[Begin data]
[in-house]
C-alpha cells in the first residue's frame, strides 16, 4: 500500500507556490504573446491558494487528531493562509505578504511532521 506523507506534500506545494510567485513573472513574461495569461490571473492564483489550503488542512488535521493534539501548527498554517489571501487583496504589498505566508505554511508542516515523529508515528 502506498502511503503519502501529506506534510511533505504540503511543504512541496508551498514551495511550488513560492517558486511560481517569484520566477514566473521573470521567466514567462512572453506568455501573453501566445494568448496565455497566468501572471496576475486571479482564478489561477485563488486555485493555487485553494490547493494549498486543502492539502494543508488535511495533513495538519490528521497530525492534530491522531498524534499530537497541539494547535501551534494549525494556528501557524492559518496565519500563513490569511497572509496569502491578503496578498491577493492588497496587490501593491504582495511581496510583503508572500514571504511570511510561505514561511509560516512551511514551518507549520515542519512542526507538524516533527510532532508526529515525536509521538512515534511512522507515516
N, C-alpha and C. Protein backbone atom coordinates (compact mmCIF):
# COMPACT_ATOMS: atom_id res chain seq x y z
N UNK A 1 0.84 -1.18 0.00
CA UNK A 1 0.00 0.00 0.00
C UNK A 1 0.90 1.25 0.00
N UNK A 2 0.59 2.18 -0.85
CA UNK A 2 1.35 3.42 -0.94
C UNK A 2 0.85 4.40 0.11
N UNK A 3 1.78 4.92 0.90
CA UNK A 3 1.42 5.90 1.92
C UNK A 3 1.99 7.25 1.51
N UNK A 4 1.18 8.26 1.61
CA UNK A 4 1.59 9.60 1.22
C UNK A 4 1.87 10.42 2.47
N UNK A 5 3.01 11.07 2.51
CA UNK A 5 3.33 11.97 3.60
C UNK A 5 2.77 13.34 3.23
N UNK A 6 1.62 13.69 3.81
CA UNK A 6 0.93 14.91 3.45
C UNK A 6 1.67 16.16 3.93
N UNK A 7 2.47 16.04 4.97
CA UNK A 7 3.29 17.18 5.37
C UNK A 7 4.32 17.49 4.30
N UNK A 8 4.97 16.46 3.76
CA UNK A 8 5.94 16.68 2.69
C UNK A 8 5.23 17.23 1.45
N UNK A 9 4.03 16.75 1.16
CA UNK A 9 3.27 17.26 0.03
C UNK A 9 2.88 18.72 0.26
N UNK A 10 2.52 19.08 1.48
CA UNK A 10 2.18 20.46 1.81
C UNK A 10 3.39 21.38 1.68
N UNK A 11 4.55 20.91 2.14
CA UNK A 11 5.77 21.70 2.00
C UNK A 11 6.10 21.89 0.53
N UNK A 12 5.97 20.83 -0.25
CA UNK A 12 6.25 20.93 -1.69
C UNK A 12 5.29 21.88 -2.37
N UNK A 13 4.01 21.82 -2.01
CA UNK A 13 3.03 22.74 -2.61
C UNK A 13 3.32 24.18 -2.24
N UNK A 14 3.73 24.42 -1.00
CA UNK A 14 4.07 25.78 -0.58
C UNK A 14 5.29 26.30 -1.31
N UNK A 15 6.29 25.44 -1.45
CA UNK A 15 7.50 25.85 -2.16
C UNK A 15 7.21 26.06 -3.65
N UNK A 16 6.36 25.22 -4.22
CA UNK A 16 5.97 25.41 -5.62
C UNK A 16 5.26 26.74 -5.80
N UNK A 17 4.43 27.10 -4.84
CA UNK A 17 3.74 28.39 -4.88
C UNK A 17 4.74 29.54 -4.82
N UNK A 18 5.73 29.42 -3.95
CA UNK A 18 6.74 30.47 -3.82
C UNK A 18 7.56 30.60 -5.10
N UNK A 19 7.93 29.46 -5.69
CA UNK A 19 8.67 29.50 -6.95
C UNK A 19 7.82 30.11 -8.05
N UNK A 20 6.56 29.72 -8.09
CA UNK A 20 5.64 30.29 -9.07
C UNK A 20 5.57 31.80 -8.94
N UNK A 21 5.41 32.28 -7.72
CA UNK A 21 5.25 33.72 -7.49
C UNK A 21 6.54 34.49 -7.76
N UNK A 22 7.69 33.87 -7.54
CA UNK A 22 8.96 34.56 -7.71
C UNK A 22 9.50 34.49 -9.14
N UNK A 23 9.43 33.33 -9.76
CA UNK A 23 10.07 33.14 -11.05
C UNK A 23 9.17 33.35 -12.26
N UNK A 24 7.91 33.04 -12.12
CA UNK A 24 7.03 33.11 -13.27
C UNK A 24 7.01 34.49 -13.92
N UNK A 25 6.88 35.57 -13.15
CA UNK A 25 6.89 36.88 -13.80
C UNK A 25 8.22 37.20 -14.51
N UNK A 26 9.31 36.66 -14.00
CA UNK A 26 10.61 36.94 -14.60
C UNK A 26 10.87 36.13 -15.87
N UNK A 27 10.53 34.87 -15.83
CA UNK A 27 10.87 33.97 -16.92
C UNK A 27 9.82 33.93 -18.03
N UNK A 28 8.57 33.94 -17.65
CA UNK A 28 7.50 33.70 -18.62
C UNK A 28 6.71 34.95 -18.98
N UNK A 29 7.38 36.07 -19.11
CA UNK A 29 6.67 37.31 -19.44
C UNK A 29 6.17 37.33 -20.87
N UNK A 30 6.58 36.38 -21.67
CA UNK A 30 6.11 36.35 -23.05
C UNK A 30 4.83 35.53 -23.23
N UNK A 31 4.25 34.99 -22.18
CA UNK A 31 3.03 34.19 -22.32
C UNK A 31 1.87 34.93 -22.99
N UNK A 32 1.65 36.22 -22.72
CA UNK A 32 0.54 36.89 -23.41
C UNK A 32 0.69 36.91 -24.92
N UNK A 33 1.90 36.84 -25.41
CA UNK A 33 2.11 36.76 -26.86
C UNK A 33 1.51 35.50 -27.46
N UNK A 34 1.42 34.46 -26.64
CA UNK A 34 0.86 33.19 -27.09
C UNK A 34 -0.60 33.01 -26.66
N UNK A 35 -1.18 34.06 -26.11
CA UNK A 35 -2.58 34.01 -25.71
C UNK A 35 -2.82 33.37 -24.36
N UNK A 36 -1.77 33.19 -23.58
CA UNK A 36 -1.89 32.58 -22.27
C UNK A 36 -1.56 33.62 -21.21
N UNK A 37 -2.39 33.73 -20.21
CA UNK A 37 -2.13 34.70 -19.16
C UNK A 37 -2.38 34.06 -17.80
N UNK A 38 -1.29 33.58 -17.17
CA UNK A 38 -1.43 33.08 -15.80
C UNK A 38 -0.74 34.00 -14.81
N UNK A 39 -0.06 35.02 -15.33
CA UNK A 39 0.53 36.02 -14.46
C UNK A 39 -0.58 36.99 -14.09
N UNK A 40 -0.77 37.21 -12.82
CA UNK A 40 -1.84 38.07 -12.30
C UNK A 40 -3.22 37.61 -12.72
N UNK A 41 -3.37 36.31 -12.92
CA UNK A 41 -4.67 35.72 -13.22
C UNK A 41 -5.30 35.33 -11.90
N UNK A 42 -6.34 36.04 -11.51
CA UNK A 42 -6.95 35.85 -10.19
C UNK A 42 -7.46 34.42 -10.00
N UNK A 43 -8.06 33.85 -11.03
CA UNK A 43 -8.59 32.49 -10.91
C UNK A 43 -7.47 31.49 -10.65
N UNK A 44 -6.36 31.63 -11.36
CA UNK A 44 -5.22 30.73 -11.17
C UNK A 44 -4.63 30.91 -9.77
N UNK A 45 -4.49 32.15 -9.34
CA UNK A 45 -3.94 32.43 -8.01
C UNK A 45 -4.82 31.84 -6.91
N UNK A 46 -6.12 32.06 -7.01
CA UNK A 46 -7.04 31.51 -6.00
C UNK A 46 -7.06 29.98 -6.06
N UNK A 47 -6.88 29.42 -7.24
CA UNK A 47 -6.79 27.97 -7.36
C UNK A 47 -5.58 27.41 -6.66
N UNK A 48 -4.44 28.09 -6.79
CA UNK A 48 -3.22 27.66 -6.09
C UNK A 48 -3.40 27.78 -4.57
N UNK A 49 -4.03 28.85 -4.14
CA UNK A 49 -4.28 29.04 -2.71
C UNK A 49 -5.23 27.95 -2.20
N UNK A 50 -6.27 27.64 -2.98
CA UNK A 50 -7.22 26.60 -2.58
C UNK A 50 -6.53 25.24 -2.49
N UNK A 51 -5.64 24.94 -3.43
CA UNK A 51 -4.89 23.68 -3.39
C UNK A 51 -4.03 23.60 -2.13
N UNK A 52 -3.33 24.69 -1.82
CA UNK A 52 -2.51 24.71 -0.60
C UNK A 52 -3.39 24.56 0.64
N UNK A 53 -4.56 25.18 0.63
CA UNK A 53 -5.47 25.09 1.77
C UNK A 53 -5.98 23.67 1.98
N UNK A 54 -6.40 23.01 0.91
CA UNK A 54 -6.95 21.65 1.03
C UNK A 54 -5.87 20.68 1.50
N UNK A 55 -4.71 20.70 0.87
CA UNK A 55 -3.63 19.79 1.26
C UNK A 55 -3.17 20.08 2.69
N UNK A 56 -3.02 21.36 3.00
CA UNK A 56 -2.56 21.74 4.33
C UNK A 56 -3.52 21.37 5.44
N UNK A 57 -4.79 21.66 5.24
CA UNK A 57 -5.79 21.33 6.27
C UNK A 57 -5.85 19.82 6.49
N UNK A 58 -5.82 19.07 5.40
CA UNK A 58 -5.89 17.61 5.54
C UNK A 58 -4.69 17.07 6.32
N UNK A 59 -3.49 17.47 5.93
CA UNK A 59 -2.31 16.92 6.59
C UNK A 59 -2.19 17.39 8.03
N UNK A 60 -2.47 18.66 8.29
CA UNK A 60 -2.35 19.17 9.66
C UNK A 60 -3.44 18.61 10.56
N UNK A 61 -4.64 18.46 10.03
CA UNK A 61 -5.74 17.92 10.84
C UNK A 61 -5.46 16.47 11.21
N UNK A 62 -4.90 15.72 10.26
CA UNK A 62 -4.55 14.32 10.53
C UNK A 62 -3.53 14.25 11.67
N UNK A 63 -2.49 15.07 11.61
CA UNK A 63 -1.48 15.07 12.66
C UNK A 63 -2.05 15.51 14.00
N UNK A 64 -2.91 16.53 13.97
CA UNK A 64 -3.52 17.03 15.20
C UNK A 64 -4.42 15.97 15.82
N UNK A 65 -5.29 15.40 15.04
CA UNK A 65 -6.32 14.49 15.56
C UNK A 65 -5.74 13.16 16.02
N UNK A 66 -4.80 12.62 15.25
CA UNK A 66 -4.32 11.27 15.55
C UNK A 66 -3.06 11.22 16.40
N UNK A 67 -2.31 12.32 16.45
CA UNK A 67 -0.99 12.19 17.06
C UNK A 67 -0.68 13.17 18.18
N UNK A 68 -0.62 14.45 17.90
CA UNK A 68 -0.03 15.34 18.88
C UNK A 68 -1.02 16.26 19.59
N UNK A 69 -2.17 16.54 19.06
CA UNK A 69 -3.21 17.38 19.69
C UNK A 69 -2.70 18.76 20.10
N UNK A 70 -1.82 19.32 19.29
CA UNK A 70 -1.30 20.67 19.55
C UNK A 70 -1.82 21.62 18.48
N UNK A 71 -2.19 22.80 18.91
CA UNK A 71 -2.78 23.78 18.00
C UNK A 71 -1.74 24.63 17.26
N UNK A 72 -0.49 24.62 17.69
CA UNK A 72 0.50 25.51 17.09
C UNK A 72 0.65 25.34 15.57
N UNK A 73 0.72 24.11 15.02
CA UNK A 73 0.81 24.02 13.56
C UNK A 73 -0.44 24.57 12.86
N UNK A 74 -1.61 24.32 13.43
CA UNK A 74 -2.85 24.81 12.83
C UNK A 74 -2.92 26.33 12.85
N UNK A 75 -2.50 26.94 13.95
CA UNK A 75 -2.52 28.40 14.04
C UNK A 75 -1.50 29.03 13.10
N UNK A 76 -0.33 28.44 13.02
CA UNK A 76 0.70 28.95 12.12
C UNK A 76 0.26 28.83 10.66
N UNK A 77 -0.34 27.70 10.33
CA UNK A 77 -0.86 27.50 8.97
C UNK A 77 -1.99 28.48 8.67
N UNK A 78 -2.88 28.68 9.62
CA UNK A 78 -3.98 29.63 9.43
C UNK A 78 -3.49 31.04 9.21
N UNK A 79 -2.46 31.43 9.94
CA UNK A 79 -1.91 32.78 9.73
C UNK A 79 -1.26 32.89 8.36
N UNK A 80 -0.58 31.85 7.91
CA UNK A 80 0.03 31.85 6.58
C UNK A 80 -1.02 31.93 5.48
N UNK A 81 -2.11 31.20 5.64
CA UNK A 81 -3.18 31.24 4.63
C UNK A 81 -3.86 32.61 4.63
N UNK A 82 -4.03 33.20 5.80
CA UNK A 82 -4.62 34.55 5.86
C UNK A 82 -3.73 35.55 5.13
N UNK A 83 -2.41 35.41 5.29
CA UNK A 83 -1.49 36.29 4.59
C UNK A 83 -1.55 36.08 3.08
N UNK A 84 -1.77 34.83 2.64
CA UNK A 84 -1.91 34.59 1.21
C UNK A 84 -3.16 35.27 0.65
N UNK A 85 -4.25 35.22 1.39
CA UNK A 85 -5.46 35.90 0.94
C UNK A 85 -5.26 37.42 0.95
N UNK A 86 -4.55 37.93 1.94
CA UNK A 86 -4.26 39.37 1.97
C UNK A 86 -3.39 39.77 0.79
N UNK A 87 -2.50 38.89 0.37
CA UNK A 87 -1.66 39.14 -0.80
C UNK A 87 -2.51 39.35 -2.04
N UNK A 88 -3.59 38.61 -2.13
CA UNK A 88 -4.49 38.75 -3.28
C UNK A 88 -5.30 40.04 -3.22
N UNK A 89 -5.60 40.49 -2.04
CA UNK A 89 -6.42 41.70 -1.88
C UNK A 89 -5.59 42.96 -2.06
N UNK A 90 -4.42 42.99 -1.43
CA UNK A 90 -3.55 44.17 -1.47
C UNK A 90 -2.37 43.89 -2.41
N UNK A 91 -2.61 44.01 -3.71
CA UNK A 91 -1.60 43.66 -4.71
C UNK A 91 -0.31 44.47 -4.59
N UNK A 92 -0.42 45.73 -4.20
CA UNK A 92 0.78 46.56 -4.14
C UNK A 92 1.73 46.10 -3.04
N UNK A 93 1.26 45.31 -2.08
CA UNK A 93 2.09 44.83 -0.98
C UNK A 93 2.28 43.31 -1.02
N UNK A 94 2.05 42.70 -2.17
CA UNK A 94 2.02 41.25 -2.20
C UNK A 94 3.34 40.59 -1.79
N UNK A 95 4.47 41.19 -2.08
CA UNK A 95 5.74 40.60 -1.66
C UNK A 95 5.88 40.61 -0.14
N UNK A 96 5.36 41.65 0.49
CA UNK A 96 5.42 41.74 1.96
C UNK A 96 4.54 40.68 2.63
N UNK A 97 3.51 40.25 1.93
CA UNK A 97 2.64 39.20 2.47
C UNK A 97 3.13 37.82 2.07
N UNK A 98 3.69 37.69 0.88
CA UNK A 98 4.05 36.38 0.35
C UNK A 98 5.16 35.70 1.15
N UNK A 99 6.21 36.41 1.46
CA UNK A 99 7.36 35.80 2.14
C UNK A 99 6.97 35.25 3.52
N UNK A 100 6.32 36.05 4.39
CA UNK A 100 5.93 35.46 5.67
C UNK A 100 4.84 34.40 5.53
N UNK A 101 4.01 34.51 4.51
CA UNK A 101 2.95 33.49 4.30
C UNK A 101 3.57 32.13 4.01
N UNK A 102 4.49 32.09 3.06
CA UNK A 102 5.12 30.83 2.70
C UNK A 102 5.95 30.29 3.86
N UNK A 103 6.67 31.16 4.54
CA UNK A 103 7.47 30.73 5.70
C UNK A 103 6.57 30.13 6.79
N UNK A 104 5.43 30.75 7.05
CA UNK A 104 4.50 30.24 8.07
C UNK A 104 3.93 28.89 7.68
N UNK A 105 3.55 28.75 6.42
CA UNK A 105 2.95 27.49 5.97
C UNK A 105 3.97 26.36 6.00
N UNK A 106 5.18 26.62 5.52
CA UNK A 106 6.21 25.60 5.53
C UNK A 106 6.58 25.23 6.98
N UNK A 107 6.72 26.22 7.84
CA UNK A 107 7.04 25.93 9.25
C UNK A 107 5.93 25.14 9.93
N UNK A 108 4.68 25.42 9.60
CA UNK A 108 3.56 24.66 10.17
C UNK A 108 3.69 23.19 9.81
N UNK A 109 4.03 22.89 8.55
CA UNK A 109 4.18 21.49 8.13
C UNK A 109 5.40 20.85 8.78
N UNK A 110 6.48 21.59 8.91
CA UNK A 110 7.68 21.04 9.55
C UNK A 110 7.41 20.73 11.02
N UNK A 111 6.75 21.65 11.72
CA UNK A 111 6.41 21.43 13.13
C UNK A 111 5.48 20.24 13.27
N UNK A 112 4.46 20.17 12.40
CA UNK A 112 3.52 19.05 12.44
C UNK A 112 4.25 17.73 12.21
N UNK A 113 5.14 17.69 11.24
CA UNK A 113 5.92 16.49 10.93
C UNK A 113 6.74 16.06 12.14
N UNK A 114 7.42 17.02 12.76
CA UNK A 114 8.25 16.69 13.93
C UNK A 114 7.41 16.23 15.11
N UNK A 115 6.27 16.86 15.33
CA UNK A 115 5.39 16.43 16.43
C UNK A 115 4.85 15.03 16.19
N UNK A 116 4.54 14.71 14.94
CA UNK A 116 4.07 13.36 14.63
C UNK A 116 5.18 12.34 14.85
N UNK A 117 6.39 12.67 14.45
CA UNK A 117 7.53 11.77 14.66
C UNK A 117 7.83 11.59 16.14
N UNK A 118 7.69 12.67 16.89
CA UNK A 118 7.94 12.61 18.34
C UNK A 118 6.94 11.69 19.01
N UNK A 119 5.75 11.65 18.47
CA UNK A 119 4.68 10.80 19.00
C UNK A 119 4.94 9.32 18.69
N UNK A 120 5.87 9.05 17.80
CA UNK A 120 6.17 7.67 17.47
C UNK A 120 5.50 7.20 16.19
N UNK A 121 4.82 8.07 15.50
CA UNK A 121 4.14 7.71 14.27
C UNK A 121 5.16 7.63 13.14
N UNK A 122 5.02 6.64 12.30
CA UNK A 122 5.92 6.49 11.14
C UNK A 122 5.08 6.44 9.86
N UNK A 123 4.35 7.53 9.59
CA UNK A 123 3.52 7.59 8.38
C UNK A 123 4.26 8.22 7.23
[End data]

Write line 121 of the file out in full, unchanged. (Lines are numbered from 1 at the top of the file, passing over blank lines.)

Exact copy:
C UNK A 39 -0.58 36.99 -14.09